by Mathew B. Oyedele
The Cultural Centre, Kuto Abeokuta was a rendezvous of creativity from 15th-19th November 2016. It was the venue of the much publicized Ake Arts and Books Festival which attracted writers, artists, poets, playwrights, and creative personalities whose sources of livelihood relies on the literary field. At the east side of the venue was an engaging display of attracting works of art by two visual artists; Fatima Abubakar and Ayobola Kekere-Ekun. The two artists rightly selected their elements and principles of art to initiate curiosity in the spectators and generate an ambience that allows spectators to travel from the world of reality to the island of imaginations.
The silent noise made by the works attracted lovers and enthusiasts of visual art to the hall where the works are neatly arranged. Welcoming spectators to the hall are Ayobola Kekere-Ekun’s works of intricate colours and meticulous execution that hits the retina with a standstill observation. At the other side are Fatima Abubakar’s photographs that are rendered with amazing fidelity to optical fact.
Fatima Abubakar’s exhibition titled, “Resilient: The Face Series” is a display of captivating and empathizing photographs from Borno State, a north-eastern part of Nigeria. Its iconography includes the faces of school children, herdsmen, old-age men and women as well as religious men. They are depicted with diverse facial expressions. An inquiry into the iconology of the works takes one to the happenings and lifestyle of Borno State.
Borno State has witnessed numerous tragedies in the past few years. The efforts of the Nigerian government to curb the hazardous activities of the Boko Haram insurgents have resulted in the death of many. In 2013, President Goodluck Jonathan declared a state of emergency in Northeastern Nigeria, including Adamawa and Yobe alongside Borno after the death of 200 people in the fight between the state armed forces and Boko Haram in the town of Baga. The following year witnessed the kidnapping of Chibok school girls which threw the country into pandemonium. Fatima Abubakar captured the people and the environment of Borno in her series of photographs.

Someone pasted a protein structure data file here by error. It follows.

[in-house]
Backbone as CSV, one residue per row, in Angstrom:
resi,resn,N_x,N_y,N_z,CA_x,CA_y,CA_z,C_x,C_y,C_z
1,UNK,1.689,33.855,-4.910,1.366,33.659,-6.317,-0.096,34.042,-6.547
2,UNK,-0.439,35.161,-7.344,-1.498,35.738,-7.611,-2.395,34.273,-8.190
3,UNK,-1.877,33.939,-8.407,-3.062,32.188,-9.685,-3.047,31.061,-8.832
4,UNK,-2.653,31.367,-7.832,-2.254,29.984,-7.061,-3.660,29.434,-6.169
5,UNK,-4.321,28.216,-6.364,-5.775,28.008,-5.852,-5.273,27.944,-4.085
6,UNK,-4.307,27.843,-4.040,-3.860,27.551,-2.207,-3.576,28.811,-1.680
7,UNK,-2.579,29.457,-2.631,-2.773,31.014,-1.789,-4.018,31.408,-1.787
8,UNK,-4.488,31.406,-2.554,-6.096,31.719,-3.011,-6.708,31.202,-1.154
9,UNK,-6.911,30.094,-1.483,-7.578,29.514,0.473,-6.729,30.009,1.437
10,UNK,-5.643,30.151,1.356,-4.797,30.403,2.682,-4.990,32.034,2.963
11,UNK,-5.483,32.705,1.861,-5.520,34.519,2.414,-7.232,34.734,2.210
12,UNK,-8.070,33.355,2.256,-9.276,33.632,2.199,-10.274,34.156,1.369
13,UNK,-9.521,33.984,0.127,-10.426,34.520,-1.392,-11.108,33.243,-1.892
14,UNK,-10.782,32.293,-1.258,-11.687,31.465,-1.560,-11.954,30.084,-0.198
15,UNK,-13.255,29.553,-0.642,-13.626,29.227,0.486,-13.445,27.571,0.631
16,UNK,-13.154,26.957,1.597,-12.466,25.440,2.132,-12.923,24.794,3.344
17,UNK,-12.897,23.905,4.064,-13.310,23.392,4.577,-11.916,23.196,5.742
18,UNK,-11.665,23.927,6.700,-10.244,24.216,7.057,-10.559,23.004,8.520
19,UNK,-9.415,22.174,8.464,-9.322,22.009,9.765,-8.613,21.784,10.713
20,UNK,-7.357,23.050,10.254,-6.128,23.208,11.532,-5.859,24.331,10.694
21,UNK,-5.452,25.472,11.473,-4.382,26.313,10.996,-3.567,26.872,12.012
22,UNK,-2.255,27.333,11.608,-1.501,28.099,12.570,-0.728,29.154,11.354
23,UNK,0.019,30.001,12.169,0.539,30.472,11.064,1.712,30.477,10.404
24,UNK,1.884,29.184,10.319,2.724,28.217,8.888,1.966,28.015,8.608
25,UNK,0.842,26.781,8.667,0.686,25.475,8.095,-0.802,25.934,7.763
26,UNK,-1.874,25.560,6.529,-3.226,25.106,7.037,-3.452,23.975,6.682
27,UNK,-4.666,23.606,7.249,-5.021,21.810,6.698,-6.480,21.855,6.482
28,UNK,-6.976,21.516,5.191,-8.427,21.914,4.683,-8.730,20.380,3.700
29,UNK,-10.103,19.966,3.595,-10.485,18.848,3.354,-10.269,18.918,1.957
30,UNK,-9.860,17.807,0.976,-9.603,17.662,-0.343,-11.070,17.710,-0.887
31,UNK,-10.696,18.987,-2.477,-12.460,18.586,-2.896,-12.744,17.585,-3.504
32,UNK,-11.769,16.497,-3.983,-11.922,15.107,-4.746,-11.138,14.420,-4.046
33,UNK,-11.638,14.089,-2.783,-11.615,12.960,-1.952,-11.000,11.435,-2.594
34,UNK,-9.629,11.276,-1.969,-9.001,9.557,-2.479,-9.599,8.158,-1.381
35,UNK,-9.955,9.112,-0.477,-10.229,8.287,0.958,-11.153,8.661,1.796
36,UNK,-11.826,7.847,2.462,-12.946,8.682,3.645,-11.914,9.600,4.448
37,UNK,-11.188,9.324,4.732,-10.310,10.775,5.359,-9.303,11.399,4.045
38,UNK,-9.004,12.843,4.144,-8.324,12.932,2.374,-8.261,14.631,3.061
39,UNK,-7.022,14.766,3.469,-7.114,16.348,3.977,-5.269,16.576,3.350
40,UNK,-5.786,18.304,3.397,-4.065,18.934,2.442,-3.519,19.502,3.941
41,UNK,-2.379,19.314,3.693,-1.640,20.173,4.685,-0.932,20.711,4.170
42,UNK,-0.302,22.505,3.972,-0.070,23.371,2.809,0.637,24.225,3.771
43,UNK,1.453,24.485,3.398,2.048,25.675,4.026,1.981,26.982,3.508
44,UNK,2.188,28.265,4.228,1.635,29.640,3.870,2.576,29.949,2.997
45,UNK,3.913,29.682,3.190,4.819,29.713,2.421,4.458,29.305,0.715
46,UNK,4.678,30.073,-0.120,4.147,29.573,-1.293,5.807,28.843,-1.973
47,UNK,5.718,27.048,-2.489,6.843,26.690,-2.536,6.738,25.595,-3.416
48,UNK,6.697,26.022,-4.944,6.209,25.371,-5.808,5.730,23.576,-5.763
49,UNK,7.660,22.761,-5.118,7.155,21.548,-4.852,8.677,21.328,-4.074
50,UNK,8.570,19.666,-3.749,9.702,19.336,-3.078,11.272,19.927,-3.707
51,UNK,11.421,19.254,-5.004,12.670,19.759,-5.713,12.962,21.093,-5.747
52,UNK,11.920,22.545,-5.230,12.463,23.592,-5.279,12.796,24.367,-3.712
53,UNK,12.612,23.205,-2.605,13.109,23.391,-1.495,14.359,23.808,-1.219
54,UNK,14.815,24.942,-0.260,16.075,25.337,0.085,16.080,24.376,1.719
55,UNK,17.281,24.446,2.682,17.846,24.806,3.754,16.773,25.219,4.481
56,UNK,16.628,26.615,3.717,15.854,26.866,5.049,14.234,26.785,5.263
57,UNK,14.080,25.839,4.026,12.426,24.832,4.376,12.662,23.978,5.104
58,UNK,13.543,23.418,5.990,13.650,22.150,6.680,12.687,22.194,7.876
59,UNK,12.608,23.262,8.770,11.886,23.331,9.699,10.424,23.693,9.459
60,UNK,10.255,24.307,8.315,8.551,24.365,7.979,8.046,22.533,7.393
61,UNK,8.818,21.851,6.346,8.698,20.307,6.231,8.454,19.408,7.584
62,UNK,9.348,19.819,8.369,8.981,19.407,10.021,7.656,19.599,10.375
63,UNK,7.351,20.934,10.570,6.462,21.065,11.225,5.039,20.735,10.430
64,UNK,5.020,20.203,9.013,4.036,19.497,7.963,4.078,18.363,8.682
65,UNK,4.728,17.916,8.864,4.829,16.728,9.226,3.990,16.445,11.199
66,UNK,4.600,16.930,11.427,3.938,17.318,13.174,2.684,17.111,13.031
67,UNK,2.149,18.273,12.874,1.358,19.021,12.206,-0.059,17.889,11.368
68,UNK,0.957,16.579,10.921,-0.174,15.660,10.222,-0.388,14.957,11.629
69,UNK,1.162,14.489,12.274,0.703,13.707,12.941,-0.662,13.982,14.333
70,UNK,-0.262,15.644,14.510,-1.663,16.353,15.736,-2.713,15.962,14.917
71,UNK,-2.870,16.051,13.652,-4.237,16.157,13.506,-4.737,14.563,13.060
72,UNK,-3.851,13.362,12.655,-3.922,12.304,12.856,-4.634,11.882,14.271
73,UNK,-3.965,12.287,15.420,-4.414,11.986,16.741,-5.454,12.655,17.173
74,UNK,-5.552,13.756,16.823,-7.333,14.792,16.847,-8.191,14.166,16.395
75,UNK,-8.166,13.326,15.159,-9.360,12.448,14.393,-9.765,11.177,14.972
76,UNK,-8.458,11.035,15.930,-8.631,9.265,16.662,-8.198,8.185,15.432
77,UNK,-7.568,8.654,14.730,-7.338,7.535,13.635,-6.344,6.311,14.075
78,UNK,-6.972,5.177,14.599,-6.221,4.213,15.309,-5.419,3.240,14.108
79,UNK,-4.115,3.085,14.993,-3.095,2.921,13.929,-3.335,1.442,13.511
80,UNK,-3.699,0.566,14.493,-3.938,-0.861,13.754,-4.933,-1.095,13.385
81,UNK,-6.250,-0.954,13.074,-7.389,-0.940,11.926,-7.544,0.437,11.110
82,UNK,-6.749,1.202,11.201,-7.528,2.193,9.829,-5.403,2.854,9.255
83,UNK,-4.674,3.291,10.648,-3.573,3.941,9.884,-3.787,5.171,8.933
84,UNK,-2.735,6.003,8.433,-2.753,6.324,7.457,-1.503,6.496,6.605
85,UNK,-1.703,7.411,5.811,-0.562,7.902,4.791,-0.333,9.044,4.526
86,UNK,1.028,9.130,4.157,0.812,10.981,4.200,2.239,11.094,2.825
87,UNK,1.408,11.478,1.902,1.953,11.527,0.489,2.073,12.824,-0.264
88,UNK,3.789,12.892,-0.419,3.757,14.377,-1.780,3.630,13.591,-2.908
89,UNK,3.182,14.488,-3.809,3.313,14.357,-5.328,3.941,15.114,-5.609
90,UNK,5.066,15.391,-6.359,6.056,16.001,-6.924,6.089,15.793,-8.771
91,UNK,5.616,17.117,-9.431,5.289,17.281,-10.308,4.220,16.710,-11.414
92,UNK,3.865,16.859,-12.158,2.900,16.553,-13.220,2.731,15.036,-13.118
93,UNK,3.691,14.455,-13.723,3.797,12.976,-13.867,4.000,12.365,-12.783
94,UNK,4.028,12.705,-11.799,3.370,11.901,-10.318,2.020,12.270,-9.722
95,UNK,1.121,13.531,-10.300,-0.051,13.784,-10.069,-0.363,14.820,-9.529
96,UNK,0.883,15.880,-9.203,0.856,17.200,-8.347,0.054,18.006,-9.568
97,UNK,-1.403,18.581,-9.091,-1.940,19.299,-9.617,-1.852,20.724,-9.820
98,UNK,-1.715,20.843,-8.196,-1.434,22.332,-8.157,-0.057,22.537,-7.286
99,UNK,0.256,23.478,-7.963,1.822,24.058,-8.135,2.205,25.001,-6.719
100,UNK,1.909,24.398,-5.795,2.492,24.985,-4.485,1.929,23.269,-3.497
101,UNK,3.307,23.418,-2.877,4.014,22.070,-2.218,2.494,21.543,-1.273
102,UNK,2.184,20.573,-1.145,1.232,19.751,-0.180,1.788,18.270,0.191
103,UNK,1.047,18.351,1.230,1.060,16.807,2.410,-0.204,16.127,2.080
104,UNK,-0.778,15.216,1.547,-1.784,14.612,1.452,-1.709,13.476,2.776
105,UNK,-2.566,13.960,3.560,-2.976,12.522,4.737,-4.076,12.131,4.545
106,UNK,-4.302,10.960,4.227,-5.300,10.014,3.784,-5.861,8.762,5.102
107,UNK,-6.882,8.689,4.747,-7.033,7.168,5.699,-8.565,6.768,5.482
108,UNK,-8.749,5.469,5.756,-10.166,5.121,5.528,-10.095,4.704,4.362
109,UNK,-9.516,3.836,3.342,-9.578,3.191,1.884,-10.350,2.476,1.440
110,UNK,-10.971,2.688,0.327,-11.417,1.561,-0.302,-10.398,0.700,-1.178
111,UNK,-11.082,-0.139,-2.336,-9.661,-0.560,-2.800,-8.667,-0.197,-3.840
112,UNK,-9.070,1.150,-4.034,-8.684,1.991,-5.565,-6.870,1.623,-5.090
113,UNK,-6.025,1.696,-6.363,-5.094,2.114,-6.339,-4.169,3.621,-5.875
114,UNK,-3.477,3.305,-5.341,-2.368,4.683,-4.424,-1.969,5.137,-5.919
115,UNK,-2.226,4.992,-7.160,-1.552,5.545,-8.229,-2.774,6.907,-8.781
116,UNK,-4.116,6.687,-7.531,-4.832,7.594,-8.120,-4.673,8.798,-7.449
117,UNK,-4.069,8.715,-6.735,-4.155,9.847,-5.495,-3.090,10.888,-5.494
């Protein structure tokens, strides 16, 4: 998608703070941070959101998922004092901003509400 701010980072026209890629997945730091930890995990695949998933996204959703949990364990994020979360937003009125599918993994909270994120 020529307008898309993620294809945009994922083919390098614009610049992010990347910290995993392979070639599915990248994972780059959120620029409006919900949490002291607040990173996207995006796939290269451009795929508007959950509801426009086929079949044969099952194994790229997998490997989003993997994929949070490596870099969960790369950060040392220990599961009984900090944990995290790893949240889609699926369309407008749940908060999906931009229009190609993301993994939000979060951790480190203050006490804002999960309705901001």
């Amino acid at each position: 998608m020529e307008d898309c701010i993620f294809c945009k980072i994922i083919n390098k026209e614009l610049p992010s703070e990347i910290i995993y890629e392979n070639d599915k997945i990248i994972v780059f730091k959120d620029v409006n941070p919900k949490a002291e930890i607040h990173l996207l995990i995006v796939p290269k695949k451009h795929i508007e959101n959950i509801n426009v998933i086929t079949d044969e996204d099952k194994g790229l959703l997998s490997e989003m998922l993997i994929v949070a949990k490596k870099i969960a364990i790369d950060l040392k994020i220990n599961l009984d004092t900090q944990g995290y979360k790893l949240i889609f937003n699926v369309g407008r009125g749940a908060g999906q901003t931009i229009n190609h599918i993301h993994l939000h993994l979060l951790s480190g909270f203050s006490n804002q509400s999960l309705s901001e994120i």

Showcasing humanity’s enduring spirit and the willingness to navigate through the relentless storm of upheaval, turmoil, conflict and pandemonium seems to be the aim of Fatima. She proved that humanity have the innate energy to survive every facet of life irrespective of age, gender, dialect, and complexion. Her believe in the power in people is exhibited in her photographs.
The presence of the surrounding architecture heightened the comfort of the environment. The somber colours in her works did not showcase conflict or fear but peace and comfort in an otherwise unsettling atmosphere. Fatima’s works hold a firm ground against Plato’s idea of mimesis which situates art as an imitation of life. She did not imitate or represent life in Borno but captured it. She captured the religious beliefs, education, and business of northeastern Nigeria.